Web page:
It’s the day after the anniversary, and my Facebook timeline is still filled with calls to #NeverForget.
I’ll never forget that I slept through the 9/11 attacks; my friend texted me shortly after and woke me up, and I looked at my phone to see his name but not the text, long enough to think, “What is he thinking texting me this early?”, before going back to sleep. I woke up two hours later to the sound of NPR telling us that we didn’t know much and we shouldn’t panic, and realized immediately that this was a terrifying thing to hear.
I’ll never forget the sense of disbelief when I read on the Internet that the towers had collapsed. I pictured a facade dropping off with the superstructure remaining intact. It wasn’t until I saw the video that I believed it.
I’ll never forget the sound of fighter jets flying what sounded like inches above the roof of my apartment building.
I’ll never forget the epiphany I had that evening, desperately clinging to normal routines on an abnormal day, having a cigarette in front of a Washington DC Starbucks: that they had hit us as hard as they could, as hard as we had ever been hit, and that it didn’t even register on the scale of existential threats. We were too big, too spread out, too powerful; the sun would rise on America as it had the day before. My greatest risk was still getting hit by a car on the walk home.
I’ll never forget finally reaching my parents when cell service started working again, telling them I was fine, only a few miles away from what would have been the worst terrorist attack in the United States the day before. And it was true. We were fine.
I’ll never forget how my country seemed to lose its collective mind, demanding any action whatsoever that seemed to increase its safety, regardless of whether that action had anything to do with 9/11. As if we didn’t accept gross infringements on our safety daily as part of living in the 21st century. As if our individual safety was our highest value.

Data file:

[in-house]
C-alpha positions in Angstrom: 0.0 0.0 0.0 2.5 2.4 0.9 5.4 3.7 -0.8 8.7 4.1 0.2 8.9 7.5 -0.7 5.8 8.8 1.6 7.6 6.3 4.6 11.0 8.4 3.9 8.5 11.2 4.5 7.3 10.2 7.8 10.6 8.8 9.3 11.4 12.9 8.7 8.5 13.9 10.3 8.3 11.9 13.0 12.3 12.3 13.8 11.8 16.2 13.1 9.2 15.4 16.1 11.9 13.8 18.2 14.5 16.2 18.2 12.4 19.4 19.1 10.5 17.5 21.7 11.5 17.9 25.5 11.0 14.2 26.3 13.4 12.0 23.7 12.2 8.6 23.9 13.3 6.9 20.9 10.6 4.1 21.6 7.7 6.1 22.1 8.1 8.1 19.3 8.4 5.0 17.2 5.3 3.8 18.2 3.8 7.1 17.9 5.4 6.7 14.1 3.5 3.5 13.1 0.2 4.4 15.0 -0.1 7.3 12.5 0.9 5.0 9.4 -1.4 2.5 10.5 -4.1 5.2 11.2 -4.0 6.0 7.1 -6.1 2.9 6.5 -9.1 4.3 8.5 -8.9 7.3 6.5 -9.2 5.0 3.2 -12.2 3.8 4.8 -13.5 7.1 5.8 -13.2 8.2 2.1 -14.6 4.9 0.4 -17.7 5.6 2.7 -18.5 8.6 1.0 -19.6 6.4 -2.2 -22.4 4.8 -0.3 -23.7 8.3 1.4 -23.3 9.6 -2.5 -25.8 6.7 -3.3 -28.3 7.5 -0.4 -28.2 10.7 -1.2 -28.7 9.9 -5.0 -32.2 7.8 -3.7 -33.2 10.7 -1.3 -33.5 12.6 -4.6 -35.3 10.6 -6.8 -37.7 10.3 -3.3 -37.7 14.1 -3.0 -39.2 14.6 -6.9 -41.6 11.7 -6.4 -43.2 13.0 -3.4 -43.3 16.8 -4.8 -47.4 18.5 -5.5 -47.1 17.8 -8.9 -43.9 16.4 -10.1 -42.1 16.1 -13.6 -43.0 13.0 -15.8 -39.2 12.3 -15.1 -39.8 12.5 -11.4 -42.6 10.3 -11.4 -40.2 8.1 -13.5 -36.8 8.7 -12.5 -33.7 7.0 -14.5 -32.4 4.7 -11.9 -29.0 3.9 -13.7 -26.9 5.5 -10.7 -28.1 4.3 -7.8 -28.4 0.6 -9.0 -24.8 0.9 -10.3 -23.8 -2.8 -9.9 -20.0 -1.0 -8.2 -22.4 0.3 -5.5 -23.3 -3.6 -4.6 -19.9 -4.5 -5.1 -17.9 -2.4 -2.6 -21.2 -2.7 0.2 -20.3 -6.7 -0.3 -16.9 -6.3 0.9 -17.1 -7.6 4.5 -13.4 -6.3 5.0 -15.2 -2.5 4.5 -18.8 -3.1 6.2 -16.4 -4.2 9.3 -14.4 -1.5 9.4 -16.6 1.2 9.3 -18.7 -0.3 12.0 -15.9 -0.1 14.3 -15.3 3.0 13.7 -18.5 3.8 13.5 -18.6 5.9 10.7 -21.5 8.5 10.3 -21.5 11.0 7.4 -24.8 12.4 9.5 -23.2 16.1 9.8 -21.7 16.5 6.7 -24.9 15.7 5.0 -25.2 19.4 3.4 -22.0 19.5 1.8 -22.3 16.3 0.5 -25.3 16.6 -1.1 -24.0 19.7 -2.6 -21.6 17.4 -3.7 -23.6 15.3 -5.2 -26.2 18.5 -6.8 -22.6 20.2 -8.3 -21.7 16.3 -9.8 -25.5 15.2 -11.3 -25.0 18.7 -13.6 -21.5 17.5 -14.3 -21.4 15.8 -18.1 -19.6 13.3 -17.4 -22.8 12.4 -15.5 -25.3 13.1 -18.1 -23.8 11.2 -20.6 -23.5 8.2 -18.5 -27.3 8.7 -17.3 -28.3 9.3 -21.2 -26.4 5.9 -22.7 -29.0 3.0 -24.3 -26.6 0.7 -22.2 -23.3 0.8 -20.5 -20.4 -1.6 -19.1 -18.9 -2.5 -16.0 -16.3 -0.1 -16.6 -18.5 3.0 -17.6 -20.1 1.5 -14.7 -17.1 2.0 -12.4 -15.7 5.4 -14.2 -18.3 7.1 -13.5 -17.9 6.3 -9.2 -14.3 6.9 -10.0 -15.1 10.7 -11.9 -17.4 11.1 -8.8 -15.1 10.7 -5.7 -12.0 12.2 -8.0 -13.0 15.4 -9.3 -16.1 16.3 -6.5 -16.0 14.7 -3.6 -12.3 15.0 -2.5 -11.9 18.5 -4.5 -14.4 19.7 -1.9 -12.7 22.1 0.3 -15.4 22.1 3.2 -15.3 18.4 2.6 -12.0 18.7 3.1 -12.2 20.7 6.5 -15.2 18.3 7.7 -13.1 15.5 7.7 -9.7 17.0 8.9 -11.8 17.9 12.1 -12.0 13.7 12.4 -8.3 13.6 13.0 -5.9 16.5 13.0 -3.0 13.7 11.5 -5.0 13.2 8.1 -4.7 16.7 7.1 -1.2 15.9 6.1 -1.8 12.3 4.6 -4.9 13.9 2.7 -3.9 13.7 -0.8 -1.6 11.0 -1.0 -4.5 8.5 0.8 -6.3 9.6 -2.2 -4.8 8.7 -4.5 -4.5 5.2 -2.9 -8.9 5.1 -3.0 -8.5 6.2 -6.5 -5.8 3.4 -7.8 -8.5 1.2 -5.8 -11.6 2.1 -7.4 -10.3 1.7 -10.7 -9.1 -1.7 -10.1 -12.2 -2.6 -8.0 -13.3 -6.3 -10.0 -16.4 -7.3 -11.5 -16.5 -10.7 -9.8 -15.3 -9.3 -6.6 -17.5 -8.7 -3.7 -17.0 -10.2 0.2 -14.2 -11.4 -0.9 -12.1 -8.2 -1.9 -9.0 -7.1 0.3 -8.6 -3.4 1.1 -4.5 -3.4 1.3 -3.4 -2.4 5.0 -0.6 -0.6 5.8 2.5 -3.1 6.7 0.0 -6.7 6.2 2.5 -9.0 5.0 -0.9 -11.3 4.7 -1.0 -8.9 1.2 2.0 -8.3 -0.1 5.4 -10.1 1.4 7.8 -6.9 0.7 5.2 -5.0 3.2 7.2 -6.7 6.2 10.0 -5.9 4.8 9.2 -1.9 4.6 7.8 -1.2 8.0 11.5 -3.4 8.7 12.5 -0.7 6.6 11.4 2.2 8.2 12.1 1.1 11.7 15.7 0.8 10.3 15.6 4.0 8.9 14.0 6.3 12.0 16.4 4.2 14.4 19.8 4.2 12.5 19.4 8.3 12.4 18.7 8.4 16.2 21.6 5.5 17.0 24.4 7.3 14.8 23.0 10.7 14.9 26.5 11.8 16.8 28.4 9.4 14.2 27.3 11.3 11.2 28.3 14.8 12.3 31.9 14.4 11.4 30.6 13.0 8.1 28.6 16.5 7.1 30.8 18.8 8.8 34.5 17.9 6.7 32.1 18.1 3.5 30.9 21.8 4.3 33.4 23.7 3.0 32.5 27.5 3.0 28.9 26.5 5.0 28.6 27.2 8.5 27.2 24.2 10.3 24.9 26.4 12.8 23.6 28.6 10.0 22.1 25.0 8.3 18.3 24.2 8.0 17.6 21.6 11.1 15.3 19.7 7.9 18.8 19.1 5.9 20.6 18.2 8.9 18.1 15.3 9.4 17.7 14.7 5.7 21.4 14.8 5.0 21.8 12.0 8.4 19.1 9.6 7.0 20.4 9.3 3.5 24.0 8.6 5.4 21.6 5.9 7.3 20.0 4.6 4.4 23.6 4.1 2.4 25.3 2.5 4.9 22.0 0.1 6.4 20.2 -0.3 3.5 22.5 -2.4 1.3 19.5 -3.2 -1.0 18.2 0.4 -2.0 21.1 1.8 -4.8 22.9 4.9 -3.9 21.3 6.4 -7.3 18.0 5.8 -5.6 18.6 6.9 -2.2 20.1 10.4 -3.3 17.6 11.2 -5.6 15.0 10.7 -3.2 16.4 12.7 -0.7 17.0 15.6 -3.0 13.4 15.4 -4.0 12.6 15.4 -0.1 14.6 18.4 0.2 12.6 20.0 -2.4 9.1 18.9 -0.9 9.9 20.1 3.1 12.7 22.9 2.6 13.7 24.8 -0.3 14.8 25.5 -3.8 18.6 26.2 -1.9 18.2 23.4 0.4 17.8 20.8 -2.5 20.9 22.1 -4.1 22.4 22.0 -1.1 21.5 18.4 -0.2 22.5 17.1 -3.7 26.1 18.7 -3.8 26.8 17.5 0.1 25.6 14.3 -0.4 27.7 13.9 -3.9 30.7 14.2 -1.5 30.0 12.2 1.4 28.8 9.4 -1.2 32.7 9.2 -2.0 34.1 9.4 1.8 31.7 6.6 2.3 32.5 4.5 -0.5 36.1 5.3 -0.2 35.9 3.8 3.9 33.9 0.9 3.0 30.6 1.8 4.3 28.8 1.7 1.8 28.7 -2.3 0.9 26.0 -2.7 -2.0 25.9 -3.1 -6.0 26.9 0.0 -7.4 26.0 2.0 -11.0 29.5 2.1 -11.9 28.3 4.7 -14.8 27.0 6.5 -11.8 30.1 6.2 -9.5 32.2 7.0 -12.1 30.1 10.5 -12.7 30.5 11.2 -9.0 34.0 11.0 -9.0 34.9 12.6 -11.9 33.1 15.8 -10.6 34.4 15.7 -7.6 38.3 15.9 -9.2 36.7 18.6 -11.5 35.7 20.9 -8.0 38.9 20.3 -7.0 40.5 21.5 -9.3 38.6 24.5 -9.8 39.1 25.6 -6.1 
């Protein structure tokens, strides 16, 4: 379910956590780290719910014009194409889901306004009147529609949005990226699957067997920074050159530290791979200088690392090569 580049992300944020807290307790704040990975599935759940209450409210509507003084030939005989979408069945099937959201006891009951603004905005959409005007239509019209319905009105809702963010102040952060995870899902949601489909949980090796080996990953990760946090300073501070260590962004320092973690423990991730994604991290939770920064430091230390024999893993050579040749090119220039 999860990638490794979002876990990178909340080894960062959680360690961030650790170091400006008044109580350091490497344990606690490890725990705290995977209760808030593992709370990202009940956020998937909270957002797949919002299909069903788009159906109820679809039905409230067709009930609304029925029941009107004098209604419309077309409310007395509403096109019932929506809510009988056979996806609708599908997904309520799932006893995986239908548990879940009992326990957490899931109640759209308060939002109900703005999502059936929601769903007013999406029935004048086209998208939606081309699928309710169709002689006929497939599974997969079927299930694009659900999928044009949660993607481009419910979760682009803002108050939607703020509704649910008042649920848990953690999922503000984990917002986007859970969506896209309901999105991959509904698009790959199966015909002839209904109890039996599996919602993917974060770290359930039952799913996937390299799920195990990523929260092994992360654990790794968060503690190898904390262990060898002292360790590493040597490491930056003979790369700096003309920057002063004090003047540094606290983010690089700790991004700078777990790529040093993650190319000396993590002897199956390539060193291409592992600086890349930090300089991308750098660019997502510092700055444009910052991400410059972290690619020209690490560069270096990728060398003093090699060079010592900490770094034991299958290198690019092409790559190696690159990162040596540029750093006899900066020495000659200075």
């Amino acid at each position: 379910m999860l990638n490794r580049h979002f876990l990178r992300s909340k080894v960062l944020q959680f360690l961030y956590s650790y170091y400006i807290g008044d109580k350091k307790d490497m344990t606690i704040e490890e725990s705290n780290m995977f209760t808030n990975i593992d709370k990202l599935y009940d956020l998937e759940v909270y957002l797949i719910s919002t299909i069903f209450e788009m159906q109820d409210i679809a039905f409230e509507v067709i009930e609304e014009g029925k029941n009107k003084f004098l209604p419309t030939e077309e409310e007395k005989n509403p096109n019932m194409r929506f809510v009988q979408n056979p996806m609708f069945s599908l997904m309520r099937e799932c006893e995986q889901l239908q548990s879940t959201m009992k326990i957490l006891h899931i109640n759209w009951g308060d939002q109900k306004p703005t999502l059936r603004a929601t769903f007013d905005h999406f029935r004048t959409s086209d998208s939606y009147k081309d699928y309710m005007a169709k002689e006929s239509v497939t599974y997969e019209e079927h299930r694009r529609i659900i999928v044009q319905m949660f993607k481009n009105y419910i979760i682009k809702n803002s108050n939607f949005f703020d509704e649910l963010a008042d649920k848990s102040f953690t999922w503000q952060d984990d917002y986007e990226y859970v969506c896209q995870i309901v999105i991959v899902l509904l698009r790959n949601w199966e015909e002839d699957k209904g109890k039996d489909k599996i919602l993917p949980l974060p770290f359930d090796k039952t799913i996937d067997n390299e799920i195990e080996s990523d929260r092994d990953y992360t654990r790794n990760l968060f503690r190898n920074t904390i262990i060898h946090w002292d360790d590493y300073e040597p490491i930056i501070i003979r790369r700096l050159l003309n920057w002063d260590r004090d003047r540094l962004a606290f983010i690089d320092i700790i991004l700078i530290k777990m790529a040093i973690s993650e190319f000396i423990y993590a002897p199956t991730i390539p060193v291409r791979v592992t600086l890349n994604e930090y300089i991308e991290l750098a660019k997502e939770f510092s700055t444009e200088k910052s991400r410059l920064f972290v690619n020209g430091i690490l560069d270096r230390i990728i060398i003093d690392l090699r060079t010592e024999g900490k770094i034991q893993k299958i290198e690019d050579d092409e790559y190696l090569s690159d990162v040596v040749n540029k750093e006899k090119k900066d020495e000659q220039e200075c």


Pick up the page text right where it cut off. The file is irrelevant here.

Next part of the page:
I’ll never forget the time I did feel personally terrorized, when two men converted their car into a sniper’s perch, and for a few weeks randomly murdered people in the DC area. For those weeks, I walked home with a staggered step, in zigzag, wondering if a sniper bullet left you alive long enough to realize what had happened. These men weren’t al-Qaeda or ISIS, they were just crazed criminals with a rifle.
I’ll never forget being taken off my plane at Newark, when a random guy decided to say goodbye to his girlfriend at the gate, and they shut down the airport. Thousands of us were herded into crowded conditions in the baggage area, with all of our luggage. We were told nothing by the airport or the airlines. I’ll never forget realizing that if any of these people intended to blow up a plane, they now had a better, easier target; hundreds would die in an explosion, hundreds more would die in the crush for the doors. I went outside and smoked a pack of cigarettes, got interviewed on local news, and managed to be on the first plane out eight hours later.
I’ll never forget the number of people who have looked at me like I was crazy when I have said any of this in the past fifteen years. I don’t expect that to change in my lifetime.
I’ll never forget how I’ve felt proud, patriotic, sad, moved, communitarian, ashamed, and guilty, about what happened to us and what we did after. But I’ve never felt terrorized by terrorists. I’ve reported unattended bags on trains, but never someone who “looked wrong”. I’ve never demonized the enemies of this country, or exalted them to the rank of supervillains, or forgotten who in this world is powerful, and who is weak. I’ve never felt like the victim.
These are things I hope to never forget.